- advertisement -

True Love and Type 1 Diabetes

Discussion in 'General Discussion' started by Richard157, Dec 31, 2016.

  1. Richard157

    Richard157 Approved members

    Jul 19, 2007
    My wife, Anita, and I were married in 1964. I had been type 1 for 18 years at that time. I was testing my urine, using animal insulin, and did not know about the effect of carbs on my blood sugar. My control was dismal, with many highs during the day, and some terrible lows at night. I had seizures at night several times each year. My wife was only 20 when we married, and she had a very hard time adjusting to my diabetes, especially the seizures. She became an expert while helping me, and she never complained. In the mid 1980s I had my first meter, I learned about carbs, and I started carb counting with a fast acting insulin in the 1990s. My control improved. There were still frequent lows, but no seizures. In 2007 I started using an insulin pump, and presently I have a Dexcom CGM. My control is so much better, and I never need any help when I have lows, because they are not serious lows.

    Anita remembers the old times when I needed her help so often. She was so frightened when I had seizures so long ago. She is still concerned that I may have very low blood sugar, even though my control has been so good for more than 20 years. She sets the alarm each night for 1, 4 and 7 AM. I check my BG to satisfy her that I am okay. She cannot sleep unless I am in good shape. She checks with me several times each day, especially before meals, to be sure that everything is good. (I do have some lows but they are not bad ones, and I can easily take care of myself.)

    Anita's memories of how it used to be causes her to be this way. I cannot take trips by myself, even for a few hours in the afternoon, without her worrying so much about me. She wants to go with me on those occasions to keep a watch on me. Her being this way really gets on my nerves, but I rarely complain. She probably saved my life several times in the past, so I appreciate her attention, even though it is no longer necessary. I want to attend diabetes conferences, and make other trips without her going with me. She does not like to travel, she loves staying at home. She went with me to the Friends For Life conference in Orlando in 2015, and we are planning to attend the Unconference in October, 2017. I would like to attend more diabetes related meetings, and conferences, including the FFL's in Canada and the UK, but this will not happen. I love Anita so much, and cannot ask her to take all those trips. She loves me so much that she would insist on going with me. Love and a great marriage is wonderful, but I do want to travel more. I will just count my blessings, and take only an occasional trip. <Sigh>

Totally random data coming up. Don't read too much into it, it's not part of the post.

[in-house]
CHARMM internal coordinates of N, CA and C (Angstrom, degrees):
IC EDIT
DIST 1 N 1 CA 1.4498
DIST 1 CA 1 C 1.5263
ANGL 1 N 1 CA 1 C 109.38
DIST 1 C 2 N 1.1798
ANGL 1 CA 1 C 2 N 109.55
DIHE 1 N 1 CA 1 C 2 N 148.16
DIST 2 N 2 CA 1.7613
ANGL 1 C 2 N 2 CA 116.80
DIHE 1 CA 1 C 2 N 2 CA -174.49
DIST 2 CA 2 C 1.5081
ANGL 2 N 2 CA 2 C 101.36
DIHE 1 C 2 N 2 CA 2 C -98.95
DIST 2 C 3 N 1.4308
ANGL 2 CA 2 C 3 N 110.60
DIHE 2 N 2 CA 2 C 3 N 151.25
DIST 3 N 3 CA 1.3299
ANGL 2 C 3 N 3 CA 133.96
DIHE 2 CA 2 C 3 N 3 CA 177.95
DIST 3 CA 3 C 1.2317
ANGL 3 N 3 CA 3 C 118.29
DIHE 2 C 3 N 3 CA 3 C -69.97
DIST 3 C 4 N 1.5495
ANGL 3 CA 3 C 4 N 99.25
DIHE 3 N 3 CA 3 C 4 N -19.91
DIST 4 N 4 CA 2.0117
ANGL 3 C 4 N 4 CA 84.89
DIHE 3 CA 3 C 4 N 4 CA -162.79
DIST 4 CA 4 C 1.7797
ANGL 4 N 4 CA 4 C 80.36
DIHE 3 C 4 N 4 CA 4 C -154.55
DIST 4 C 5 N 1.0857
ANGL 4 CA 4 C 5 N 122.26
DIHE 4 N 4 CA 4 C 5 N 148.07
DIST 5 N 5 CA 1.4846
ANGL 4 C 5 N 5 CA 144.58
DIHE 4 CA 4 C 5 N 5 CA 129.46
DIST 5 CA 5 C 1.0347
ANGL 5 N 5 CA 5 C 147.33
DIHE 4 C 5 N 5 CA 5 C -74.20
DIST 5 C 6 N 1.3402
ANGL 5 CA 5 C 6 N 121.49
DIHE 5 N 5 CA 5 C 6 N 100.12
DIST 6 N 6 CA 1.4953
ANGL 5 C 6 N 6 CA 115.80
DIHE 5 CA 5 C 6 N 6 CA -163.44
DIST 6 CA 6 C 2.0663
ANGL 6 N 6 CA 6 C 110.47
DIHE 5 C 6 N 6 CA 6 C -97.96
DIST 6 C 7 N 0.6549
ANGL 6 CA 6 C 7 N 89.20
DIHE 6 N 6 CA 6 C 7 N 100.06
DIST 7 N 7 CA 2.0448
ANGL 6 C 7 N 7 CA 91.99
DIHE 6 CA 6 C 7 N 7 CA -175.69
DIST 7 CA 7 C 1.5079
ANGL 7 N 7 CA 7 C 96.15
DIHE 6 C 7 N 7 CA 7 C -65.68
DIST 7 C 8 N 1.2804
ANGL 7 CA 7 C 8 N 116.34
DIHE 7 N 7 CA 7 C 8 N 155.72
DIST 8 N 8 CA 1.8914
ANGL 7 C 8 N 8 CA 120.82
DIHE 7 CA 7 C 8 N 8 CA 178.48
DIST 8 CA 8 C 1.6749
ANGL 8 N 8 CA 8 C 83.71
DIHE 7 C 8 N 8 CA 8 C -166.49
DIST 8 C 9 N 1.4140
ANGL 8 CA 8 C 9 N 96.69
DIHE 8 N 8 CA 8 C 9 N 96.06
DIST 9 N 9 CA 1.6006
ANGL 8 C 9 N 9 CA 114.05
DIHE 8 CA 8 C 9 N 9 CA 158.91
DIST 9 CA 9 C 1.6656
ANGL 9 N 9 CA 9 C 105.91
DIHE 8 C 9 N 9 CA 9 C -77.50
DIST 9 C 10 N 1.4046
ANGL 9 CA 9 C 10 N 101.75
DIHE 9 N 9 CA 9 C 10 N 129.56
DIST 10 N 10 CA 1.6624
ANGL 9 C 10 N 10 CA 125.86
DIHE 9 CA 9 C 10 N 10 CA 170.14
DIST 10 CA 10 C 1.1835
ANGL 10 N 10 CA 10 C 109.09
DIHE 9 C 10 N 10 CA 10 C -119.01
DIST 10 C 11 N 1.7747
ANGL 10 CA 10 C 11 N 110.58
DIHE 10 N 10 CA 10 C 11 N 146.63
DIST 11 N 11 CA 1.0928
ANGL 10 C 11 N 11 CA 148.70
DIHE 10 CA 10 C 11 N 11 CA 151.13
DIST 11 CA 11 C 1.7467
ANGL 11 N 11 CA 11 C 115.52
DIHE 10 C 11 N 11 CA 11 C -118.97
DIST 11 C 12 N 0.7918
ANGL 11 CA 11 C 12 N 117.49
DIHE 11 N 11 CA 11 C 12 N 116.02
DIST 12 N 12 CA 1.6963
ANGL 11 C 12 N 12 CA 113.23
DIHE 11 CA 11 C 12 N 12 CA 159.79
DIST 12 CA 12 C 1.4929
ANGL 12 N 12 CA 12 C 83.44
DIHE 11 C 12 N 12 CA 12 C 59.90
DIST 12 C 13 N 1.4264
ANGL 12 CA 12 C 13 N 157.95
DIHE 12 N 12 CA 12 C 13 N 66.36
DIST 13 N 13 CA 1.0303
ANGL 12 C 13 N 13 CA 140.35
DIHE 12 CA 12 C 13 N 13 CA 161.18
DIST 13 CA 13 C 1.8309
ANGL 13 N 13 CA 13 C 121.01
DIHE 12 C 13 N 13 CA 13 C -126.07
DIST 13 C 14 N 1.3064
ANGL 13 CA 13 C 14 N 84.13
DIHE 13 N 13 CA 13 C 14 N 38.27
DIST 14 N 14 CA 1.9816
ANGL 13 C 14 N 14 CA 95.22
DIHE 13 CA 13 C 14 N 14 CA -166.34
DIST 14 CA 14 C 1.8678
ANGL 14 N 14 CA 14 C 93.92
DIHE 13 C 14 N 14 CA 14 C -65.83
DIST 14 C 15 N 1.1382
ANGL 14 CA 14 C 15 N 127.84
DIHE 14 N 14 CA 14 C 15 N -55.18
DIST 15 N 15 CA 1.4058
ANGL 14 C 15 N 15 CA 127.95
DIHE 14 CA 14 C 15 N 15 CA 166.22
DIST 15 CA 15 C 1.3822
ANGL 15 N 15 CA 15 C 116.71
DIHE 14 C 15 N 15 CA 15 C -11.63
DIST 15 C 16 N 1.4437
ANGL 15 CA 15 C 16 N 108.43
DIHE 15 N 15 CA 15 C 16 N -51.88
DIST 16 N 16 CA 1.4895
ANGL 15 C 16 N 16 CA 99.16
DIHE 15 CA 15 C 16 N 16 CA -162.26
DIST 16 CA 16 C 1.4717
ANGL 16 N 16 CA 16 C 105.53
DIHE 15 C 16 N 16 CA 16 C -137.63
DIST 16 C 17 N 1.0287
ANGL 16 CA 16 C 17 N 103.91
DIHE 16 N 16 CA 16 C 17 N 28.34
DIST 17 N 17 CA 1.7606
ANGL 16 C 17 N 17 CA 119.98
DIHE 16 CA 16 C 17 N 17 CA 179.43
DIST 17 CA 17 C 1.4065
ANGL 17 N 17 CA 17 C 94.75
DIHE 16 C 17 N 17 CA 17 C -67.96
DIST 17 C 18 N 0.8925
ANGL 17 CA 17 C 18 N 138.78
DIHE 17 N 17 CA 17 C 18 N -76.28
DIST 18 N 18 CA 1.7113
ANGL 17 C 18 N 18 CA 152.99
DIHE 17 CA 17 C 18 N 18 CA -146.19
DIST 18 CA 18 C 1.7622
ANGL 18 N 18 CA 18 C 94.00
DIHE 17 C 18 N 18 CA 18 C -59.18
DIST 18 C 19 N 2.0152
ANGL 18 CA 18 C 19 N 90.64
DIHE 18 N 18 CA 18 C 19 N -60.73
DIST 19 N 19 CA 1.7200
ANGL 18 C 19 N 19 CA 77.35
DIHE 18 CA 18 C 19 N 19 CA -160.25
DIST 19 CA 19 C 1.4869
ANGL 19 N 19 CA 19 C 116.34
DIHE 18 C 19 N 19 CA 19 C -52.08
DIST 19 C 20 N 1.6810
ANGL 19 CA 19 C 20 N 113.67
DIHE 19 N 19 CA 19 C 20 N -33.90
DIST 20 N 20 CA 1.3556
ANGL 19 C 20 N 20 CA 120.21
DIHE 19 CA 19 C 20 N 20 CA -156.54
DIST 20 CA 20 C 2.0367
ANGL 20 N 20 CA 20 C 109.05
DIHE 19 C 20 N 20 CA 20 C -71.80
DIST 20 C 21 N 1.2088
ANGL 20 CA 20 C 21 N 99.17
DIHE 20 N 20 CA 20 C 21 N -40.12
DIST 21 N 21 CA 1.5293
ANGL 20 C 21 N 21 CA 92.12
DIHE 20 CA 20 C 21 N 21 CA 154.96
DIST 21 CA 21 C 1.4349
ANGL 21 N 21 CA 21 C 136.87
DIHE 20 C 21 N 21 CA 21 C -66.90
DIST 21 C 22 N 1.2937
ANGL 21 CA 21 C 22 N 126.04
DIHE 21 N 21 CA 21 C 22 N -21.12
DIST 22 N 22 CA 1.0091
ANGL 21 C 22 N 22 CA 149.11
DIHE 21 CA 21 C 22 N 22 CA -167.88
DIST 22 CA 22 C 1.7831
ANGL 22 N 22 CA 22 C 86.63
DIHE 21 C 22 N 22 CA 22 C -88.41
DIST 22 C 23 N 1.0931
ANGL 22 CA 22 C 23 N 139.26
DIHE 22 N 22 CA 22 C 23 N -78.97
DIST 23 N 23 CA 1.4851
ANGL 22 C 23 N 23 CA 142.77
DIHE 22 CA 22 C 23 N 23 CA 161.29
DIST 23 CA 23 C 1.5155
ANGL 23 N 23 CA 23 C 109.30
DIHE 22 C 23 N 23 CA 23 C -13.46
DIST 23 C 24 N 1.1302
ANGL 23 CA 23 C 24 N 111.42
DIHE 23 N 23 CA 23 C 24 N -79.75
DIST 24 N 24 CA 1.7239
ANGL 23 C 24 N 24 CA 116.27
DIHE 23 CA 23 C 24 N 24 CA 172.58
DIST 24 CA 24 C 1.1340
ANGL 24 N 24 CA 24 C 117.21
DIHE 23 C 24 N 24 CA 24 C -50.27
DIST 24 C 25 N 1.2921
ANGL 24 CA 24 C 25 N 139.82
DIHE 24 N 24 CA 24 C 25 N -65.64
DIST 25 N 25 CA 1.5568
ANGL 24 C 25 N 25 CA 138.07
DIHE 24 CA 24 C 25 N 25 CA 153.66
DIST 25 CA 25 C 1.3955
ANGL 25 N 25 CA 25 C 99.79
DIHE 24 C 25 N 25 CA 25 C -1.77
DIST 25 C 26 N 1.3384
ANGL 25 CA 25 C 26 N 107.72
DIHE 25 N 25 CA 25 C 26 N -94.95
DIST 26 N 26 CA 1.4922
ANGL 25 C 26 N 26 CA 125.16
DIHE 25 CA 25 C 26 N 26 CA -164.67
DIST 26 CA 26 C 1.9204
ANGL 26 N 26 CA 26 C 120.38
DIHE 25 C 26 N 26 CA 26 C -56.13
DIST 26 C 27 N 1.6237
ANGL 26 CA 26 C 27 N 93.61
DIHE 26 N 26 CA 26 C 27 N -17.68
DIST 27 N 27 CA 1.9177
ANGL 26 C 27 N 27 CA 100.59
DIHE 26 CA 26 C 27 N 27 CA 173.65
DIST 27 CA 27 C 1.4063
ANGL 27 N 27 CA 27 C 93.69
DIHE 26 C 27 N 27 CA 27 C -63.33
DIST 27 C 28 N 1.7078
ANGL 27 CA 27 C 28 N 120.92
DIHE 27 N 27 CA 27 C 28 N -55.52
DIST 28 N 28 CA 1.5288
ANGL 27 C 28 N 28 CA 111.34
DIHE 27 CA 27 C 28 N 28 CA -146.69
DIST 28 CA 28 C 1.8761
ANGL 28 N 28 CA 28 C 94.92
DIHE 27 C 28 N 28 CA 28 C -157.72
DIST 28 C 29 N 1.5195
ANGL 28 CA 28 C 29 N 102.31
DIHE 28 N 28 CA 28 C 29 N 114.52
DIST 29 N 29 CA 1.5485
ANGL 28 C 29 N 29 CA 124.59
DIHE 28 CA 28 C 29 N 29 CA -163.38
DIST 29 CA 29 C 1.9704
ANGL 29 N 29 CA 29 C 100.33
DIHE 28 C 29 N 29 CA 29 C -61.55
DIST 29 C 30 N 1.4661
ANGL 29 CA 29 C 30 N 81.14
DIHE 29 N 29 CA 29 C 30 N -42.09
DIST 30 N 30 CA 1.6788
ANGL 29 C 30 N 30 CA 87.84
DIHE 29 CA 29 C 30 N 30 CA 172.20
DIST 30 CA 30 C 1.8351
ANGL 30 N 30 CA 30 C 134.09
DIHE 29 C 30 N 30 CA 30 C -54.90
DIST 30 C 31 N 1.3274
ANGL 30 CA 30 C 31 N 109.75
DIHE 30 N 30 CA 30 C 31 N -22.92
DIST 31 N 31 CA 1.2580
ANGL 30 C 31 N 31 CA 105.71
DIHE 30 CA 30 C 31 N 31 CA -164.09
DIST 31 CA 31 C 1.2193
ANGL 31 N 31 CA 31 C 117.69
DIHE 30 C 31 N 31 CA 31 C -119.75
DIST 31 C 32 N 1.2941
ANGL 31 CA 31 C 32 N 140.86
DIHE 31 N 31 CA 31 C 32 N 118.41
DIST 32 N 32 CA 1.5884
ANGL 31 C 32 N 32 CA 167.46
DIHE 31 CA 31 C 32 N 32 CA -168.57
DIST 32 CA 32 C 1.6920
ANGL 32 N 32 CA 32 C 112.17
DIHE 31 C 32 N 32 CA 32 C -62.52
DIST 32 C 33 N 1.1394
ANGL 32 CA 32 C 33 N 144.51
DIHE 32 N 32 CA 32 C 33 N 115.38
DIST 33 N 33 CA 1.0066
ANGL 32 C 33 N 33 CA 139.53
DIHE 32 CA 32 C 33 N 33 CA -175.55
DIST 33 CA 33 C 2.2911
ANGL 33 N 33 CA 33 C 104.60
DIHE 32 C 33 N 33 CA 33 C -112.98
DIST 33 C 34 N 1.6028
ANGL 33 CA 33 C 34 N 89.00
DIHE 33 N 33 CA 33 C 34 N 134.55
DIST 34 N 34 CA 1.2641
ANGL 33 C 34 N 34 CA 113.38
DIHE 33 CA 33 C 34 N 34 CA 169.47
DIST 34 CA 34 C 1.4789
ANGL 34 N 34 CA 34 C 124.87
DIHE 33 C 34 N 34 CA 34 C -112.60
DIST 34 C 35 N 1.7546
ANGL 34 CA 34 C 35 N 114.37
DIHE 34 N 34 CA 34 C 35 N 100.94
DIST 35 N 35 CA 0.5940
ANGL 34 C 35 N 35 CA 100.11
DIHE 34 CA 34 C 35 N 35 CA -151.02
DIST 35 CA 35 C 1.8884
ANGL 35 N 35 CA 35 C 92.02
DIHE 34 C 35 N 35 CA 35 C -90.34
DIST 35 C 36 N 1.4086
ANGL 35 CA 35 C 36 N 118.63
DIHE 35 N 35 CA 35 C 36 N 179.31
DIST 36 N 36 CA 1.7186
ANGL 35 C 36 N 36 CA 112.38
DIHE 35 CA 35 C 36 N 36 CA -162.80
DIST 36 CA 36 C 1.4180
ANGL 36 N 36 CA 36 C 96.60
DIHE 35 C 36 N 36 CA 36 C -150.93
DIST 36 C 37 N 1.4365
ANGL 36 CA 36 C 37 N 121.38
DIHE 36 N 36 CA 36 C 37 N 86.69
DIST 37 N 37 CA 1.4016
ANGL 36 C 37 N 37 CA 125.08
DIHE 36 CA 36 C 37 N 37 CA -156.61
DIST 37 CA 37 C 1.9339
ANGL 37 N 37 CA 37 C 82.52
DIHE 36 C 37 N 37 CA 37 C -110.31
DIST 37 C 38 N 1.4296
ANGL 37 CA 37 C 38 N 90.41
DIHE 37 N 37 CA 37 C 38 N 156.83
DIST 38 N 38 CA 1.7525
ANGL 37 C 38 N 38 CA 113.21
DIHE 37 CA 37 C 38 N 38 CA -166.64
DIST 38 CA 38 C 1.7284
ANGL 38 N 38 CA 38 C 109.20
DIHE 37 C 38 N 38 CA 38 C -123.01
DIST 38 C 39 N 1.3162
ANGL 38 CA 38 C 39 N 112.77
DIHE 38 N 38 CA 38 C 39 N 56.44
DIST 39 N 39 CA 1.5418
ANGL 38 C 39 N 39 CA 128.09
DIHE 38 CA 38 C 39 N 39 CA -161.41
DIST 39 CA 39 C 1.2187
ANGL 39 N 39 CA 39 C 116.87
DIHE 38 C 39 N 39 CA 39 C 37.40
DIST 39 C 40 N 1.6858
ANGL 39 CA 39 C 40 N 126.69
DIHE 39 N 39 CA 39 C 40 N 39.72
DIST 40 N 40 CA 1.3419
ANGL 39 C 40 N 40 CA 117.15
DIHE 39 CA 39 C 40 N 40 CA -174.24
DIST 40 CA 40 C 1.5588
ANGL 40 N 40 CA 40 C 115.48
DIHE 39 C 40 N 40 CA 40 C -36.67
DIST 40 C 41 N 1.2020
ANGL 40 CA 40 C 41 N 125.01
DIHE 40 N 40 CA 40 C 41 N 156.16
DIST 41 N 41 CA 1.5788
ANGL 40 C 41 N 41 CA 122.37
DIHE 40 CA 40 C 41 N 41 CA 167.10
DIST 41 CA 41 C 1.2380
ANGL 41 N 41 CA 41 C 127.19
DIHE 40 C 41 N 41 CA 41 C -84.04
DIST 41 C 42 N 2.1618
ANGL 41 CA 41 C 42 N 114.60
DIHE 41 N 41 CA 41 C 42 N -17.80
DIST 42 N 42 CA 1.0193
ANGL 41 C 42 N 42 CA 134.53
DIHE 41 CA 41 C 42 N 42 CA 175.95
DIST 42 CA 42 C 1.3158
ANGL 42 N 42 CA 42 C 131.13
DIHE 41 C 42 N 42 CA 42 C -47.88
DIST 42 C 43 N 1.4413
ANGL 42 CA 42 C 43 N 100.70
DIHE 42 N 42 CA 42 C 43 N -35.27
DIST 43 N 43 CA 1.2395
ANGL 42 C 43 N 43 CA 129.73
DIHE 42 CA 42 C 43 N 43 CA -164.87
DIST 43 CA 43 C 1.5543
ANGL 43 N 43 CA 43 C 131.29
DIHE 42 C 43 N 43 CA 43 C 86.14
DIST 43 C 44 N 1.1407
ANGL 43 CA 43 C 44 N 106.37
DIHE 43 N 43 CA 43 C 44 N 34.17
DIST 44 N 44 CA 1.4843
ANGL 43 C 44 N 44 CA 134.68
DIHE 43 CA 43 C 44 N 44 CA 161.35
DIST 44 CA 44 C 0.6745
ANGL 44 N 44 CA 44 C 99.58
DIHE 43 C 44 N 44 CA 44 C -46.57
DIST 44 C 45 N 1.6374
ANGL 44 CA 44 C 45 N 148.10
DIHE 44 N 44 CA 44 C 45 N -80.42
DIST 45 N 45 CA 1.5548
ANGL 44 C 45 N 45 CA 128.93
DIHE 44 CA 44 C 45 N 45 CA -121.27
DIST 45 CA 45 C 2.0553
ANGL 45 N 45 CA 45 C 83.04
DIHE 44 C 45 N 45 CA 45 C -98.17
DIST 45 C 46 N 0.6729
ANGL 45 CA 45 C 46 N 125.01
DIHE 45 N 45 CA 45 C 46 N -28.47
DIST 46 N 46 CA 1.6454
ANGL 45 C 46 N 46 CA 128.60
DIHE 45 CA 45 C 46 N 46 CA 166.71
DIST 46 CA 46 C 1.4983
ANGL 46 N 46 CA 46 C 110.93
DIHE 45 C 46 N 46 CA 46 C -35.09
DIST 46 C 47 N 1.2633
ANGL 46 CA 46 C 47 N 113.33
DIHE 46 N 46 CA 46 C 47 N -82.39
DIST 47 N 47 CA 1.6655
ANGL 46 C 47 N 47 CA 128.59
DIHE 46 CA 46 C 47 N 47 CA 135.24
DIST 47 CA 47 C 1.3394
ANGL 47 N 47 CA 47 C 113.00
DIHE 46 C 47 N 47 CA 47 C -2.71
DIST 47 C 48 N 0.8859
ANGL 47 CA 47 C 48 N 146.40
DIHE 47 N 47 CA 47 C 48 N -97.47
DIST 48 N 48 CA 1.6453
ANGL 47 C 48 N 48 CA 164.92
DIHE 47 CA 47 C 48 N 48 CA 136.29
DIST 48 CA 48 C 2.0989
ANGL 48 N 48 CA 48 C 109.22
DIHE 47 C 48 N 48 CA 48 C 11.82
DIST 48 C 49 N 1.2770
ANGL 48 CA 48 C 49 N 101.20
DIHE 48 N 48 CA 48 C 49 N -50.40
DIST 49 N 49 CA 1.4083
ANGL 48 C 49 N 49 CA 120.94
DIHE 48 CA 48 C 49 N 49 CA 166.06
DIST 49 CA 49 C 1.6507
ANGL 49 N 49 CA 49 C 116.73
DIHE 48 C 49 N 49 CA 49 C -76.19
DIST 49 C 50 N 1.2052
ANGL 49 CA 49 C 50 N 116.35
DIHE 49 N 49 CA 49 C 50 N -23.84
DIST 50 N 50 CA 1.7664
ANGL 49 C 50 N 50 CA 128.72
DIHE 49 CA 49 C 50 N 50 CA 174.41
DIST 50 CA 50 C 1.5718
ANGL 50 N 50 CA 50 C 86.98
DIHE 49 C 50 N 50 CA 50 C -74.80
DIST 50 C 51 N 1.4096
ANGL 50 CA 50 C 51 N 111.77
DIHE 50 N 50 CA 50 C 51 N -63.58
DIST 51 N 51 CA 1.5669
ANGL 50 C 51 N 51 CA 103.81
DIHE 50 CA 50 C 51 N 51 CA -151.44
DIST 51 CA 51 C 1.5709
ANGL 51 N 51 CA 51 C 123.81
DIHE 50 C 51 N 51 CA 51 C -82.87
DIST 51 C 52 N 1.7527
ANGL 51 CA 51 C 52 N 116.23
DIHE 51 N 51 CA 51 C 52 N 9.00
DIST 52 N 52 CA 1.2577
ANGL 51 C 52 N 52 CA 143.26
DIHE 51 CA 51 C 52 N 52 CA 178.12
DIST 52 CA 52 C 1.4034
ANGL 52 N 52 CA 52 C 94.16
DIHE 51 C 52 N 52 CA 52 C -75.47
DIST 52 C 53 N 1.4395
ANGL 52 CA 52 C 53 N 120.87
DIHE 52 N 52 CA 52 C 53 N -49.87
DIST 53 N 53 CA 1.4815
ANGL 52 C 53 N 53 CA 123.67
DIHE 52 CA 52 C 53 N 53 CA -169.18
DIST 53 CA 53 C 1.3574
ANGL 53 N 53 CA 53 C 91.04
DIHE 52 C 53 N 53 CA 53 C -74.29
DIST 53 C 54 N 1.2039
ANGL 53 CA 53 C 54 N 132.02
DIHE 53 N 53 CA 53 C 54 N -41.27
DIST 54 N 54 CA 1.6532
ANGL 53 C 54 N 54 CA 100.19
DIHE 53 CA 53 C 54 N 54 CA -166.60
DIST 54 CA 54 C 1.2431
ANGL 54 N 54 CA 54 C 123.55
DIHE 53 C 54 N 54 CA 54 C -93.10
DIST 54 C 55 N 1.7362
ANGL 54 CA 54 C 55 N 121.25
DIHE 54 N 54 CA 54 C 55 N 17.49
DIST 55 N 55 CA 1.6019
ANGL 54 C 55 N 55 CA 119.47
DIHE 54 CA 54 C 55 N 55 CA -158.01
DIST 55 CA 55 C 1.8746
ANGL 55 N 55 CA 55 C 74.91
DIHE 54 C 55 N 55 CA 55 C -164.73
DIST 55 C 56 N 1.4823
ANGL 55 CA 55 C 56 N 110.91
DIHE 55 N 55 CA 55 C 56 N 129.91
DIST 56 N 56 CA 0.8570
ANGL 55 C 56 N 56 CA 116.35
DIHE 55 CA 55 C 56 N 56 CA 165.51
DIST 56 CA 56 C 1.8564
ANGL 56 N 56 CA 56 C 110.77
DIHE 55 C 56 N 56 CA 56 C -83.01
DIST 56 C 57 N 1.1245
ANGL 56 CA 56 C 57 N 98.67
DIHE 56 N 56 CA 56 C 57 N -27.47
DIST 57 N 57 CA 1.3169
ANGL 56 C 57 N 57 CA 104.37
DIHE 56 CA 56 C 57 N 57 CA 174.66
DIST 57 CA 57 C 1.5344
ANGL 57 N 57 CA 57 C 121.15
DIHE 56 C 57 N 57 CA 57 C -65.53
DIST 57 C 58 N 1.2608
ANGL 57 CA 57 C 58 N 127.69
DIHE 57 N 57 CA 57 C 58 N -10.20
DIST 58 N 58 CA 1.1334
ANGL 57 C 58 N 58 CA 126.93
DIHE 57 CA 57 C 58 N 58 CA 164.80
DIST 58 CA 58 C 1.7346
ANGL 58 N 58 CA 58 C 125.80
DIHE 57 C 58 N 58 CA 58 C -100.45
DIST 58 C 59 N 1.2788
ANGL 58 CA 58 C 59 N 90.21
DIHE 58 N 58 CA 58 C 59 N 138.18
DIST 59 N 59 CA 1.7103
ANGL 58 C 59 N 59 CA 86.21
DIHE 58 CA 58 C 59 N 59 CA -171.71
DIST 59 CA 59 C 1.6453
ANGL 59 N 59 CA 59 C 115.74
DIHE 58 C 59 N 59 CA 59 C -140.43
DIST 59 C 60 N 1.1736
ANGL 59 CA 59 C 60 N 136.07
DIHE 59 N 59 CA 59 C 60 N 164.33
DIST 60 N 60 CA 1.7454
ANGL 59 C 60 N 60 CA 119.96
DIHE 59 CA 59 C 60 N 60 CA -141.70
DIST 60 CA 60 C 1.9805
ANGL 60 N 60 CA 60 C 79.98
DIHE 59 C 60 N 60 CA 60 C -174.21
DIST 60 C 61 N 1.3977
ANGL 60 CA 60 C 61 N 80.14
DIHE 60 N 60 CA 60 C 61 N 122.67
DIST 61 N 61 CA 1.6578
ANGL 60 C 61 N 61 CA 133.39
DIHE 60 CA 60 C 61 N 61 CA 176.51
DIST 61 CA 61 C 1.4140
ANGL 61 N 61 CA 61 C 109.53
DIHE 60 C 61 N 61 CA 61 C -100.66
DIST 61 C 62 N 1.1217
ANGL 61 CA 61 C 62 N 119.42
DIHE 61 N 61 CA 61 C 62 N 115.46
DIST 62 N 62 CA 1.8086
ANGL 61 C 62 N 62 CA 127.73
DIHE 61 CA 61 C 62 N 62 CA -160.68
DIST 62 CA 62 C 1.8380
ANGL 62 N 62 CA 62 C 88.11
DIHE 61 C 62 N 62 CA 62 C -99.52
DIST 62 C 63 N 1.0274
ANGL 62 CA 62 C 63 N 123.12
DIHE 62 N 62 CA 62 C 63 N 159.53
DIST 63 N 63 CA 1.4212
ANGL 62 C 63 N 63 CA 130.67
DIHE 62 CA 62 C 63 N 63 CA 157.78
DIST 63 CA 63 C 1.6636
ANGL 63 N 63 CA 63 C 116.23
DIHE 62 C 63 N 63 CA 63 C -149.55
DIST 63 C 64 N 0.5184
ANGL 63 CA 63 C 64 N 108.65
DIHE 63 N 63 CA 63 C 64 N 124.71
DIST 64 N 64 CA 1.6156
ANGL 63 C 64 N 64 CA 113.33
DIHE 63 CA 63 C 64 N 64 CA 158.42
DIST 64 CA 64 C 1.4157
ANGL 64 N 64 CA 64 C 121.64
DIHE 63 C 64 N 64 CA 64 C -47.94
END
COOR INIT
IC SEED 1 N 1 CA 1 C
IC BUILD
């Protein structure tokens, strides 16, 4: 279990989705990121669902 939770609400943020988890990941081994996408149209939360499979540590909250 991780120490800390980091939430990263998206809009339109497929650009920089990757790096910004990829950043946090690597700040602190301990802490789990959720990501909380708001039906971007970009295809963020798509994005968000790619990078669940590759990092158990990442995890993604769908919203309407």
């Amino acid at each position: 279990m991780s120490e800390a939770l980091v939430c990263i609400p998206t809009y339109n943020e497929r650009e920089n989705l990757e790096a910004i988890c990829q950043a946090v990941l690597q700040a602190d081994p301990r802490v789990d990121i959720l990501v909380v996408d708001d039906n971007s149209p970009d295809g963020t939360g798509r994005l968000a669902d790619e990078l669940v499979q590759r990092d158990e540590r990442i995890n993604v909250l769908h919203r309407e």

I hope that all your type 1 children will find a spouse that will love, and take good care of them.
  2. rgcainmd

    rgcainmd Approved members

    Feb 6, 2014
    Thank you, Richard, for sharing your story, and for the warm wishes for our children with D! ❤
  3. Artgirl

    Artgirl Approved members

    Nov 15, 2015
    Very nice of you to appreciate your wife, she sounds special. My daughter only 17 sometimes worries if there will be a special someone for her due to her t1. I wish that for all people with diabetes. Thanks for sharing your story.
  4. MomofSweetOne

    MomofSweetOne Approved members

    Aug 28, 2011
    My daughter says T1D is a good screening filter, that if someone doesn't want to deal with her T1D, they aren't worth being in a relationship with anyway.
  5. Danielle2008

    Danielle2008 Approved members

    Aug 19, 2008
    Love hearing about your relationship, Richard.

    I think when one finds the right match, it doesn't matter what each other's faults are.

    My SO and I met under very unusual circumstances. He had suffered a very serious TBI, and was out here living with him mom(whom I know from the Hospital) for four months going to outpatient rehab(He lives in Georgia...accident happened at work in California, and she brought him out to Colorado). Over those four months, I helped him, and he helped me in ways I couldn't imagine. We were completely inseparable. Eventually, he got his clearance to go back to work, and of course, that meant leaving out of state. It was difficult at first, but we figured out how to make the 'long distance' thing work until we were living together.

    The Type 1 thing never bothered him. He'd ask random questions here and there, we'd discuss it. But I'll tell you what really sold me on him, and I already knew this to begin with. One night we were both laying in bed, and like usual, I had moved my insulin pump off to the side. He suddenly rolled over, and started looking for my tubing. He found it, followed it until he found where my insulin pump was, and then promptly grabbed it holding it across his chest. I, of course, looked at him and asked, "What are you doing." His reply was, "Nothing," as to which I replied, "Love, it's attached to me." He smiled, and simply said, "Yup, and now I'm attached to you."

    I never thought love like that could exist. He certainly changed everything I had ever previously felt about relationships. If it's right, the Type 1 thing is really of very little concern. It's something to talk about, but shouldn't matter in the long haul.

Share This Page

- advertisement -

  1. This site uses cookies to help personalise content, tailor your experience and to keep you logged in if you register.
    By continuing to use this site, you are consenting to our use of cookies.
    Dismiss Notice